The controversy over the new enhanced security procedures at U.S. airports is clearly getting more heated each day.
FlyersRights.org, a passenger advocacy group, says it has been receiving 1,000 phone calls and emails a day from air travelers upset about the enhanced pat-down procedures that the TSA installed universally at U.S. airports at the beginning of November. The search techniques, including touching a traveler's groin areas, have obviously hit a nerve.
The pat downs are occurring because many travelers choose to opt out of new whole-body screening because of concerns about radiation or privacy. The imaging machines are now in place at 70 U.S. airports, and dozens more are scheduled to get them next year.
"Situation Is Chaotic"
Not helping the situation are TSA security screeners who seem to have taken a crash course in intimidation tactics. I have witnessed myself what many fellow travelers are reporting: TSA personnel tell passengers in no uncertain terms that if they don't agree to the body scans, they'll be subject to "very thorough" pat downs.
The security personnel are acting on orders from TSA bureaucrats in Washington, but you have to wonder just how much thought they put into these new procedures. Clearly, the TSA brass has never been to customer-relations school.
"The entire situation is chaotic,'' Kate Hanni, FlyersRights executive director, told me this past weekend. "No one knows what to expect because the pat-down procedures are varying at different airports." "In some cases," she said, "passengers are being subjected to pat downs by TSA personnel using the back of their hand, while in other cases the TSA screeners used the front of the hands, even while examining invasive body parts."
Hanni said the whole thing has become ridiculous. She said even vulnerable passengers, such as seniors and the disabled, are being subjected to the aggressive, unwarranted searches. "They're putting their hands down a 90-year-old woman's pants," she said.
Two other citizen groups, We Won't Fly.com and OptOutday.com. are calling for a protest by travelers this Wednesday, Nov. 24, the day before Thanksgiving, which is one of the busiest travel days every year. The groups want travelers to refuse the new body-imaging scans, which would cause traffic jams at security checkpoints as travelers are subjected to the pat-down procedures.
Confusing the matter, just what the new security procedures are supposed to entail is unclear. In fact, the TSA won't even discuss them, citing security concerns.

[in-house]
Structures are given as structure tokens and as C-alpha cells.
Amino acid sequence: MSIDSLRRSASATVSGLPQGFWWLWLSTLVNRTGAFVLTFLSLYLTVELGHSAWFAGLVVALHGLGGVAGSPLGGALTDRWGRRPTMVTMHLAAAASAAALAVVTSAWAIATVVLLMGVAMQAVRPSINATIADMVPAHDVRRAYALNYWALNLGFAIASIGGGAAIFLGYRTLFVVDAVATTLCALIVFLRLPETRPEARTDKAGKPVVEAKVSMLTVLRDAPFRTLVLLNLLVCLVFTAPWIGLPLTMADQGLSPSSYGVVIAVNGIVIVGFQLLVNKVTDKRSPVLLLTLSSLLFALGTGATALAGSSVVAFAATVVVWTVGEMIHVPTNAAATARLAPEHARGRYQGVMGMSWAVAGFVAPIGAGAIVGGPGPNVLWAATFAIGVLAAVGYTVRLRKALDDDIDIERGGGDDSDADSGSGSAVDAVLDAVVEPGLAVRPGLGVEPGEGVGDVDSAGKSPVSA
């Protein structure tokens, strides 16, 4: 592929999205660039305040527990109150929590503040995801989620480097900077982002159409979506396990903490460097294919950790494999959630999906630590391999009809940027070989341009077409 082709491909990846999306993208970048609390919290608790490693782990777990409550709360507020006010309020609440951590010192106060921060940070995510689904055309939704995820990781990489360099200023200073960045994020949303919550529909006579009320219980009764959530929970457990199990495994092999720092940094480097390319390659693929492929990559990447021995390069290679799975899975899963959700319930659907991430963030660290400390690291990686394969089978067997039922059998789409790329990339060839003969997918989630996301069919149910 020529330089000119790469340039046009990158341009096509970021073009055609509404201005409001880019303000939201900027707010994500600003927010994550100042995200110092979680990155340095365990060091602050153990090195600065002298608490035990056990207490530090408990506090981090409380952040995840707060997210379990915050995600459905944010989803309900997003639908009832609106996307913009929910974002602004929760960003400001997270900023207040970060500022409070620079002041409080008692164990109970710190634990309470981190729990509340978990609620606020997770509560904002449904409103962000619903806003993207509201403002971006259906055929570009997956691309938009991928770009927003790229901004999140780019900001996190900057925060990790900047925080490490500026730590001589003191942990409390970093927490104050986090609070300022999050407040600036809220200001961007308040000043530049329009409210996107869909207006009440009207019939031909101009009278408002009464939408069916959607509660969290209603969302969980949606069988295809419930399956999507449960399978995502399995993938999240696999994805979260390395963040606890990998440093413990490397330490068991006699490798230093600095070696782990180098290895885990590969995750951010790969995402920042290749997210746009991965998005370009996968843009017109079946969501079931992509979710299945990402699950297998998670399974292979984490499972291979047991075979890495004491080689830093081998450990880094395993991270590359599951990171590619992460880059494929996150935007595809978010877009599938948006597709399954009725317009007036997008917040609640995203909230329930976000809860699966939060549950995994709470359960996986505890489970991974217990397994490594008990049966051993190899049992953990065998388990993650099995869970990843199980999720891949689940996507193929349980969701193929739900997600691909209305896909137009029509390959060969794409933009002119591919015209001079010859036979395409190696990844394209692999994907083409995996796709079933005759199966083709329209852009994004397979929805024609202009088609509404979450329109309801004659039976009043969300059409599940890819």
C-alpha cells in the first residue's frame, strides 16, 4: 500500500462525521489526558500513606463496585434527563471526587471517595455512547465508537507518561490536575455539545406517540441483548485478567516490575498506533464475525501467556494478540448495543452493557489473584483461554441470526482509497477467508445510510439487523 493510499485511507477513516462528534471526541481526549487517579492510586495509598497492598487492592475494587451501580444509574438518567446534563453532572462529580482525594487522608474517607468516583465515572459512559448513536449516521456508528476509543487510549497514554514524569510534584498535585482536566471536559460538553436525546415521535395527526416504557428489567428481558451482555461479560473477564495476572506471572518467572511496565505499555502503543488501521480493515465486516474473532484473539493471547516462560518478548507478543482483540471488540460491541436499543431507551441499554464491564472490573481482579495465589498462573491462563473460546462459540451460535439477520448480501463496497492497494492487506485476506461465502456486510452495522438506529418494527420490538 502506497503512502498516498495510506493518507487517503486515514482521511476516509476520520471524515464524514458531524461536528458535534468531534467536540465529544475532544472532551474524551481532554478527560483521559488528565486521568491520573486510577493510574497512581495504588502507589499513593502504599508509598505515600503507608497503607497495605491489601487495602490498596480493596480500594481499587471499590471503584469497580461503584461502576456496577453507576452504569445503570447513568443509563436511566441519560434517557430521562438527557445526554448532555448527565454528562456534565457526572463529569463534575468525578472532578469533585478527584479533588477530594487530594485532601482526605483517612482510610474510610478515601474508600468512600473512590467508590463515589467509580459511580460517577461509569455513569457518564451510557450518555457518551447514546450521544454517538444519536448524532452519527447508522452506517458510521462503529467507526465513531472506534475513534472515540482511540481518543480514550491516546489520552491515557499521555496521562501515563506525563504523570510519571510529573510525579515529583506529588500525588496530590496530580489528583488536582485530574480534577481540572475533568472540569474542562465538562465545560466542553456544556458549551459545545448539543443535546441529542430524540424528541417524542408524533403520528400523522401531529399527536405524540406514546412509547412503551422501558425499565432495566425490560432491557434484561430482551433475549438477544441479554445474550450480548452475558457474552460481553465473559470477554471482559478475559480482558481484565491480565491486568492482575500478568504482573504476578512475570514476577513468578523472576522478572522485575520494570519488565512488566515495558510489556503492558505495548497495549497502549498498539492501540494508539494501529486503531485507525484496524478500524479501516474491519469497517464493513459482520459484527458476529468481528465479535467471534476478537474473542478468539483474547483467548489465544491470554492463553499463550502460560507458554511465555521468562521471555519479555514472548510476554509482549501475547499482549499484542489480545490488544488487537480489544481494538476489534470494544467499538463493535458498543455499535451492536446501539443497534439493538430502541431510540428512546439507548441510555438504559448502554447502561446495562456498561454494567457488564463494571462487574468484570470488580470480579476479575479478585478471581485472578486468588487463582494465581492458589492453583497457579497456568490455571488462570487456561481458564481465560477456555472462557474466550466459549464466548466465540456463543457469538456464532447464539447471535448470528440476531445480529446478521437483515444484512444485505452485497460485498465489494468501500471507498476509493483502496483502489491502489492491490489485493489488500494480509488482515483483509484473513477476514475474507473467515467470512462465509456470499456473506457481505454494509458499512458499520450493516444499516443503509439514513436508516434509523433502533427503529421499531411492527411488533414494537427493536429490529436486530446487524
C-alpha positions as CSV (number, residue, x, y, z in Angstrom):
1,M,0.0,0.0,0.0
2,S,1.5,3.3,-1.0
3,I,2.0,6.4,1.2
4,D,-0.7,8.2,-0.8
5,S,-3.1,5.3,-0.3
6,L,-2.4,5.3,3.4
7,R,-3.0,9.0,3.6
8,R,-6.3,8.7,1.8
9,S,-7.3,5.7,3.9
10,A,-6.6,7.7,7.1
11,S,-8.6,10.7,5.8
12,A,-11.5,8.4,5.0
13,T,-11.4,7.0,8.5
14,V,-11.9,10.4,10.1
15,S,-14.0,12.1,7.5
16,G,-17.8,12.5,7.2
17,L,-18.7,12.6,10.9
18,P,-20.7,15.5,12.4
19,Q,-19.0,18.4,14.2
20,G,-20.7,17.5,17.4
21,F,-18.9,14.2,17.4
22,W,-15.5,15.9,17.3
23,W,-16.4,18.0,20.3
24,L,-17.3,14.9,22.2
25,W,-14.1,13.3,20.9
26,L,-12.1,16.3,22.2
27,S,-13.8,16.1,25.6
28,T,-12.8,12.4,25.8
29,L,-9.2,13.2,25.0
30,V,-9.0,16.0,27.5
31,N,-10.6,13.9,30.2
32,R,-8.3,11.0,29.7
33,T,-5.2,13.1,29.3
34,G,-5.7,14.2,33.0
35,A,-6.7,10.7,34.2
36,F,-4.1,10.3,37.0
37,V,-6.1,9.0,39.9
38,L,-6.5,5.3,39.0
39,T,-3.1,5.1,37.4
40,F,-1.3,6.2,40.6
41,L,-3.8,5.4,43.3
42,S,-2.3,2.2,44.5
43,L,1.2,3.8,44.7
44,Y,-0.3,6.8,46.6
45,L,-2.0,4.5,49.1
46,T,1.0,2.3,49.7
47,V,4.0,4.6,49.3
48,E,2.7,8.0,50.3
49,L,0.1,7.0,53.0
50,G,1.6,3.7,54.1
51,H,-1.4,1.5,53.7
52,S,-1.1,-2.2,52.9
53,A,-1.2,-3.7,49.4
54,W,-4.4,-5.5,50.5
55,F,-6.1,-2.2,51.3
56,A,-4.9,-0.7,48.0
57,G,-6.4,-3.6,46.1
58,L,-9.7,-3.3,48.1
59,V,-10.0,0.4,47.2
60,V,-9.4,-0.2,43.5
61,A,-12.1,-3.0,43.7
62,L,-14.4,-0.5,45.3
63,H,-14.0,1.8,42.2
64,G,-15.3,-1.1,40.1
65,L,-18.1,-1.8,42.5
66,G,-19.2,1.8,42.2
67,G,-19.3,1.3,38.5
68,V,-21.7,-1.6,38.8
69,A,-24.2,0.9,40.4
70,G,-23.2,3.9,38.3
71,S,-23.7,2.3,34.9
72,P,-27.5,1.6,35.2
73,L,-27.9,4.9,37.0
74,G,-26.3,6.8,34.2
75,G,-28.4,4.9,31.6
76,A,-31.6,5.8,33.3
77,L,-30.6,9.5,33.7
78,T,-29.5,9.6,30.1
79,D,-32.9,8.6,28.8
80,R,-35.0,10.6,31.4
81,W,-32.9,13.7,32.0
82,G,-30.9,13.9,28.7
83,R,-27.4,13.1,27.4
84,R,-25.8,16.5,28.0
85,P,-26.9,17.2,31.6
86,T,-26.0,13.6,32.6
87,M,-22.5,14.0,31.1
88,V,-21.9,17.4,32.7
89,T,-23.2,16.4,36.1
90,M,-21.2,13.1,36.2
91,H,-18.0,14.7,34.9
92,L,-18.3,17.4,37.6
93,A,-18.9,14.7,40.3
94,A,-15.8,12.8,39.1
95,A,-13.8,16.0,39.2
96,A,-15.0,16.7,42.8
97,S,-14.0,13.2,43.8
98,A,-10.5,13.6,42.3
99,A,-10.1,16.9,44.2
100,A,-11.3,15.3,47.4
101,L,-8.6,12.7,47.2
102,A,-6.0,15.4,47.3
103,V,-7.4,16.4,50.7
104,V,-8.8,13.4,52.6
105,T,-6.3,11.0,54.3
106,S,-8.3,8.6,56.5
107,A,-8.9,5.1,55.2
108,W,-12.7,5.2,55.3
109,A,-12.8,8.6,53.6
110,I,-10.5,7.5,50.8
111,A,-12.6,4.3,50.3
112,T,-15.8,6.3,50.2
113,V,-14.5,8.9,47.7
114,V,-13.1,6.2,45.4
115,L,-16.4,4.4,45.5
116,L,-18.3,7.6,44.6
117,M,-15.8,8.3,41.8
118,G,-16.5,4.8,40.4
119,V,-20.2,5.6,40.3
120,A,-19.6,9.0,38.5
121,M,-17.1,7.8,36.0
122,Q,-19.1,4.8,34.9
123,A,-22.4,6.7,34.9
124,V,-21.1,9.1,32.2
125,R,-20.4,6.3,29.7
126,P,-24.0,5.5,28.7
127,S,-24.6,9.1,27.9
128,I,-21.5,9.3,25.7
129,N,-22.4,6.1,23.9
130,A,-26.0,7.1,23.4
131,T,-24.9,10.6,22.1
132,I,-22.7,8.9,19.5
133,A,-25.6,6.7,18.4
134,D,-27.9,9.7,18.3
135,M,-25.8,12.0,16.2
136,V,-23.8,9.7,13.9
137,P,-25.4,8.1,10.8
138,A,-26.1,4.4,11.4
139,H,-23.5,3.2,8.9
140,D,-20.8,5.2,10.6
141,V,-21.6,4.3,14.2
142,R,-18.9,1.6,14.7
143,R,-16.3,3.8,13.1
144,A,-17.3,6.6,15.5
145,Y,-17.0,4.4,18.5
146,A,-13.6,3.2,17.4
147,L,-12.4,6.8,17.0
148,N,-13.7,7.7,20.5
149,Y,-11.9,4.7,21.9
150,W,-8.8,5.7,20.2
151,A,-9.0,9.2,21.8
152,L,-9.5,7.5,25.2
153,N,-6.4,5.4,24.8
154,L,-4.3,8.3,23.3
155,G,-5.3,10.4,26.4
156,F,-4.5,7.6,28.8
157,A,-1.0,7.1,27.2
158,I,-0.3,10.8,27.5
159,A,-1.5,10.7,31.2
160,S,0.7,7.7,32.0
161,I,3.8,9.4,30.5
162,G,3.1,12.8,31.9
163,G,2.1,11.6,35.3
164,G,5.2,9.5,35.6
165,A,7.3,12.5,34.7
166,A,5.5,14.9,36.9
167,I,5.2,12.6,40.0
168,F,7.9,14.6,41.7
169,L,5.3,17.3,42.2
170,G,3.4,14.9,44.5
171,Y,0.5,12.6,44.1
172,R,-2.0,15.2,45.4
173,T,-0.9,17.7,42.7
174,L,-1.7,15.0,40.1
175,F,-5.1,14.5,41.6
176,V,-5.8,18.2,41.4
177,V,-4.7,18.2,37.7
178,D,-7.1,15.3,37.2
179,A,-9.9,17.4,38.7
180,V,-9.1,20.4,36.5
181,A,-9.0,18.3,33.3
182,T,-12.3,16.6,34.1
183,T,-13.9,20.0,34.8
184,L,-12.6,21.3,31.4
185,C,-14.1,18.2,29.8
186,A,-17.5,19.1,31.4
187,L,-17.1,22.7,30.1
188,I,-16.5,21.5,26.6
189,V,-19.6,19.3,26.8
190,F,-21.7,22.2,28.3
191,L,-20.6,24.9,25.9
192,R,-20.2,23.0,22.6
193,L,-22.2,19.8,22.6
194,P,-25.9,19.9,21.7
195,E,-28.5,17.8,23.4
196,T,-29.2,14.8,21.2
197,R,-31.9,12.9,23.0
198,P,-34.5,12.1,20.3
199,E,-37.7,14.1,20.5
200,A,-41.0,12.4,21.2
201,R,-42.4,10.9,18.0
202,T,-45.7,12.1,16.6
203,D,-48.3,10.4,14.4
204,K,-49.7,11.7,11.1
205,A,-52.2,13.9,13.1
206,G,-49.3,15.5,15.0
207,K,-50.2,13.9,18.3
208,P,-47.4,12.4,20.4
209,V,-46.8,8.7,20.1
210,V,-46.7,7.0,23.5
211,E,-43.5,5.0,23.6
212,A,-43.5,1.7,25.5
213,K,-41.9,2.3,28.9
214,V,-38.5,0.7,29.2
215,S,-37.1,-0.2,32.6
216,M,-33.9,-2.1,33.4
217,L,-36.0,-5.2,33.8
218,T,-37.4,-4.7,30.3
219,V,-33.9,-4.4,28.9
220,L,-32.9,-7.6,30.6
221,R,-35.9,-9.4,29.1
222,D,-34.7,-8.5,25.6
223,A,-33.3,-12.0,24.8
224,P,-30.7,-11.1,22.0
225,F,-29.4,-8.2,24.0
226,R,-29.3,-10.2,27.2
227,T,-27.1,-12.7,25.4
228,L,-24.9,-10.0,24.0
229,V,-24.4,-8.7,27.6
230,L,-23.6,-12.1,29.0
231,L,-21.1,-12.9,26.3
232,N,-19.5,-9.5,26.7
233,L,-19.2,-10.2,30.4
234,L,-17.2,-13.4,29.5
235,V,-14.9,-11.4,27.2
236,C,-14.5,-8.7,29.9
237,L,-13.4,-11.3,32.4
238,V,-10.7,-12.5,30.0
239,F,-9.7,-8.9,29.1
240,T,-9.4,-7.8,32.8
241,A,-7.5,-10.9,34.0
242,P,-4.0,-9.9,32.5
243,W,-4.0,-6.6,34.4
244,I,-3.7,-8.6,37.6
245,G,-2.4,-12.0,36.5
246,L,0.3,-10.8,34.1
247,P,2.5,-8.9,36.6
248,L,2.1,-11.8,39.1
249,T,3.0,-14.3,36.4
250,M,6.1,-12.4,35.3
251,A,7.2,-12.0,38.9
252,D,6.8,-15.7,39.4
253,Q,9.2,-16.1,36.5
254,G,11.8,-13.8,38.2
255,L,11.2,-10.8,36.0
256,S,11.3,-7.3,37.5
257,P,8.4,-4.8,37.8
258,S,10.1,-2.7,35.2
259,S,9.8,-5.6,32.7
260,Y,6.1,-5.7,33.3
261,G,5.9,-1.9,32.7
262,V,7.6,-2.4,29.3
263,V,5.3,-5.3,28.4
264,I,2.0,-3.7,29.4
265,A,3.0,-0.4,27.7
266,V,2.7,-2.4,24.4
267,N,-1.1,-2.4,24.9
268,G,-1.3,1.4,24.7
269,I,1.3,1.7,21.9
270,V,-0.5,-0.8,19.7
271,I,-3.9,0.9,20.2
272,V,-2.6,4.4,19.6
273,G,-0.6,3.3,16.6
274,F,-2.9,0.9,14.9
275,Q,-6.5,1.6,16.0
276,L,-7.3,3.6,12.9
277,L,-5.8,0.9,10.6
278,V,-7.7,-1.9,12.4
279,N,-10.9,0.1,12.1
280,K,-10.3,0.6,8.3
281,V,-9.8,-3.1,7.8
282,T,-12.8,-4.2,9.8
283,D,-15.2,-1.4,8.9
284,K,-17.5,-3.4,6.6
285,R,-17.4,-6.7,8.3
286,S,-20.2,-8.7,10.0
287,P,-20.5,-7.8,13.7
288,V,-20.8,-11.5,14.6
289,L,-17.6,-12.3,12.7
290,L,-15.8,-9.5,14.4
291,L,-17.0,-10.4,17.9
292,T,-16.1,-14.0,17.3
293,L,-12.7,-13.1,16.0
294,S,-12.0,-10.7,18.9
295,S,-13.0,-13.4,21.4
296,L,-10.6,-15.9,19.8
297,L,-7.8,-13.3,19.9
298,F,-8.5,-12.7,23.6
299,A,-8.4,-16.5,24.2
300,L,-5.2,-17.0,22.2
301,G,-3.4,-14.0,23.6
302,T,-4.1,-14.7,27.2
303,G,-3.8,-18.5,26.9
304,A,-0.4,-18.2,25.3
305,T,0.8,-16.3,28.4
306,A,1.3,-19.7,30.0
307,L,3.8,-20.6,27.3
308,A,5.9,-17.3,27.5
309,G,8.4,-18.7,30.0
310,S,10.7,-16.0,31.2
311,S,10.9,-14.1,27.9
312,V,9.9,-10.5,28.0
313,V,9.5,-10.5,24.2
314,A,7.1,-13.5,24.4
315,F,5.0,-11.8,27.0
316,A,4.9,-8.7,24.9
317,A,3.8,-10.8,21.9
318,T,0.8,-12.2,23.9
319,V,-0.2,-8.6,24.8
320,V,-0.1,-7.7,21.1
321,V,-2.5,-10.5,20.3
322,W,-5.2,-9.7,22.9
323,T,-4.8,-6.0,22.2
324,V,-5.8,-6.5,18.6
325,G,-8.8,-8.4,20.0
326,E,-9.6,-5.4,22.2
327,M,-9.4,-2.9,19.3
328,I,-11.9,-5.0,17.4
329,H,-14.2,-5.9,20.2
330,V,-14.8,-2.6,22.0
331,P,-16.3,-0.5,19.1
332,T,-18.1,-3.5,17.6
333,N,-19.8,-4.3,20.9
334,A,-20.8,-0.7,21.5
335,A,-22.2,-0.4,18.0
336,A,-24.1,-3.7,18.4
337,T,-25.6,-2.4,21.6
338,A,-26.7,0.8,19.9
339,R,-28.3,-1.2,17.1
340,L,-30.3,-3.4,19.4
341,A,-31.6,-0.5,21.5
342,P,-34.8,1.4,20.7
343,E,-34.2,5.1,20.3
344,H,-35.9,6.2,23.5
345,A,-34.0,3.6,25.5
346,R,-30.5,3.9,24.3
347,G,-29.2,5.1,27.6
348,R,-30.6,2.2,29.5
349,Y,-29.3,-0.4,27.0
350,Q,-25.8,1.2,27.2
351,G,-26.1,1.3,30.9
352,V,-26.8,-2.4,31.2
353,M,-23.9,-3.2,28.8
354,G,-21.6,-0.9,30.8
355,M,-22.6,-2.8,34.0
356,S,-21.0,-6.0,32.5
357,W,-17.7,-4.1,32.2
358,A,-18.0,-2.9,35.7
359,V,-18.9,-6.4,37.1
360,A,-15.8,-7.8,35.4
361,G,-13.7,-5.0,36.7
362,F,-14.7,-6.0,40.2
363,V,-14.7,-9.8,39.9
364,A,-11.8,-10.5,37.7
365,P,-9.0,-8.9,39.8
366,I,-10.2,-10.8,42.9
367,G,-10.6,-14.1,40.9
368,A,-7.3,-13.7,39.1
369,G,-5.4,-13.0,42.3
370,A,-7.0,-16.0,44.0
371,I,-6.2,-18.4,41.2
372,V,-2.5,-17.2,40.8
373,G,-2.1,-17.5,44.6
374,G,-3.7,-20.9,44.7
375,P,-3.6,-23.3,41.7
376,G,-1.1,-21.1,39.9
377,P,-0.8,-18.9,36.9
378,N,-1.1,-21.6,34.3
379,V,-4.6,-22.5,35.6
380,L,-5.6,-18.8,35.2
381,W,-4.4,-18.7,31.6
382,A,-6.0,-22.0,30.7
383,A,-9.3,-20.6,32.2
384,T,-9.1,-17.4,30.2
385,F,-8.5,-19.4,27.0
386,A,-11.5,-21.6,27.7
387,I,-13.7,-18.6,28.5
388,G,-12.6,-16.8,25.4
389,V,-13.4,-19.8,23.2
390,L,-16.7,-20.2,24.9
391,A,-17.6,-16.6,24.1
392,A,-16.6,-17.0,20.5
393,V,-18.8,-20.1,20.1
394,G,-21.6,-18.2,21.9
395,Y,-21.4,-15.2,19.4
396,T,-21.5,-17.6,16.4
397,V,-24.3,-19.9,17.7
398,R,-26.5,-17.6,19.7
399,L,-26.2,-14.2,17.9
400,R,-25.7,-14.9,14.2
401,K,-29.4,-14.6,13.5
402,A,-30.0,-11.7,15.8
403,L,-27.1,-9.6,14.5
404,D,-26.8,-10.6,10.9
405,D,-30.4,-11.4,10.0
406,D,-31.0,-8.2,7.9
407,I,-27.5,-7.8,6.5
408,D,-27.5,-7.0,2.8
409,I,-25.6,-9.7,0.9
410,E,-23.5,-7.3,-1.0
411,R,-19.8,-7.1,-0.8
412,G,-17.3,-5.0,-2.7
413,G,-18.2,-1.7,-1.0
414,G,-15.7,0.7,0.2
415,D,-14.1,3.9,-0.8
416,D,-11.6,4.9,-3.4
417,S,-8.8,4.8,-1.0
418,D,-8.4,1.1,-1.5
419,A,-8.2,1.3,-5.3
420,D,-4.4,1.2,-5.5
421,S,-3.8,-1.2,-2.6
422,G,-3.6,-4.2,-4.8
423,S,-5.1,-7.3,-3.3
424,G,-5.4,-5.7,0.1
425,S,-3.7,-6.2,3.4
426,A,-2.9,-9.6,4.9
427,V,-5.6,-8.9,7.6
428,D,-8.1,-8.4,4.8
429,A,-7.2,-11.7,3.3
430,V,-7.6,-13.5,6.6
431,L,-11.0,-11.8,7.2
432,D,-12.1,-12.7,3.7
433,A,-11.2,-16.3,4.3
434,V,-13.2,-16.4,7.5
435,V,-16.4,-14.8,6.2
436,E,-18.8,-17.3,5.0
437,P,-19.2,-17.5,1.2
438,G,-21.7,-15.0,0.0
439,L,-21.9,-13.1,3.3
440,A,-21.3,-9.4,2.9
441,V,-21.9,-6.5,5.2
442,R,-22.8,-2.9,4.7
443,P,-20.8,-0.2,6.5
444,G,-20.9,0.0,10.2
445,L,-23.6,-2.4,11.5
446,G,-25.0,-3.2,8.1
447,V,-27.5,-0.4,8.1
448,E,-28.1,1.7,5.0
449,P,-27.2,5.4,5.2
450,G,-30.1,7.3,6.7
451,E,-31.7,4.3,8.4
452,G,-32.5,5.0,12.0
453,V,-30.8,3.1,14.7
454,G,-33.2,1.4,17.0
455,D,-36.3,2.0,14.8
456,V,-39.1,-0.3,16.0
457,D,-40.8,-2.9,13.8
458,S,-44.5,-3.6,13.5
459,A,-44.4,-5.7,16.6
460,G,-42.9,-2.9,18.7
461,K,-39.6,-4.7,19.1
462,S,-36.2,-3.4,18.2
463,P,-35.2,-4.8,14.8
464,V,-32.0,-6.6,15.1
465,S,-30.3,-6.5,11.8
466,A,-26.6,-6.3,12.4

Perhaps politicians will be the ones to force the TSA's hand on the issue. "Overly intrusive" is how the incoming leaders of the House Transportation Committee have described the new airport pat downs in a letter to the TSA last Friday, Nov. 19. In the letter, Rep. John Mica (R-Fla.) and Rep. Thomas Petri (R-Wis.) wrote TSA Administrator John Pistole that only the highest-risk passengers should receive thorough pat downs.
"Treating every passenger as a suspect or criminal is an inefficient use of scarce resources," said Mica, who's expected to be named head of the House Transportation Committee, and Petri, who's the likely aviation subcommittee head.
Not a Pleasant Experience
In a statement issued Sunday, Pistole appeared to offer an olive branch to air travelers. "We welcome feedback and comments on the screening procedures from the traveling public, and we will work to make them as minimally invasive as possible while still providing the security that the American people want and deserve," he said.
As a traveler who has experienced the new procedures first-hand, I agree that change can't come soon enough. Mistakenly leaving my wallet in my pocket left me subject to a search and pat down at O'Hare Airport in Chicago -- after leaving the body-imaging scan equipment. It's not a pleasant experience having a guy grope you.
Of course, if all this security really deterred terrorists, these intrusions of privacy would be acceptable. But in incident after incident, it seems it's always the passengers and the flight crew who end up saving the day. After all, it wasn't TSA screeners who detected a man with explosives hidden in his underwear last December aboard the flight from Amsterdam to Detroit -- it was the passengers and flight attendants.
Or how about the TSA's "behavioral detection program," which is designed to help TSA agents apprehend terrorists. An oversight report released last May found the program, with a yearly budget of more than $200 million and some 3,000 behavior detection officials, hasn't caught a single terrorist.
Obviously, America needs an effective security program in place to ensure that our air travel is safe and not threatened by those who would do us harm. Maybe some day we'll get a more reliable and competent team running the TSA show. But for now, be prepared for a rough flight before you even board the plane.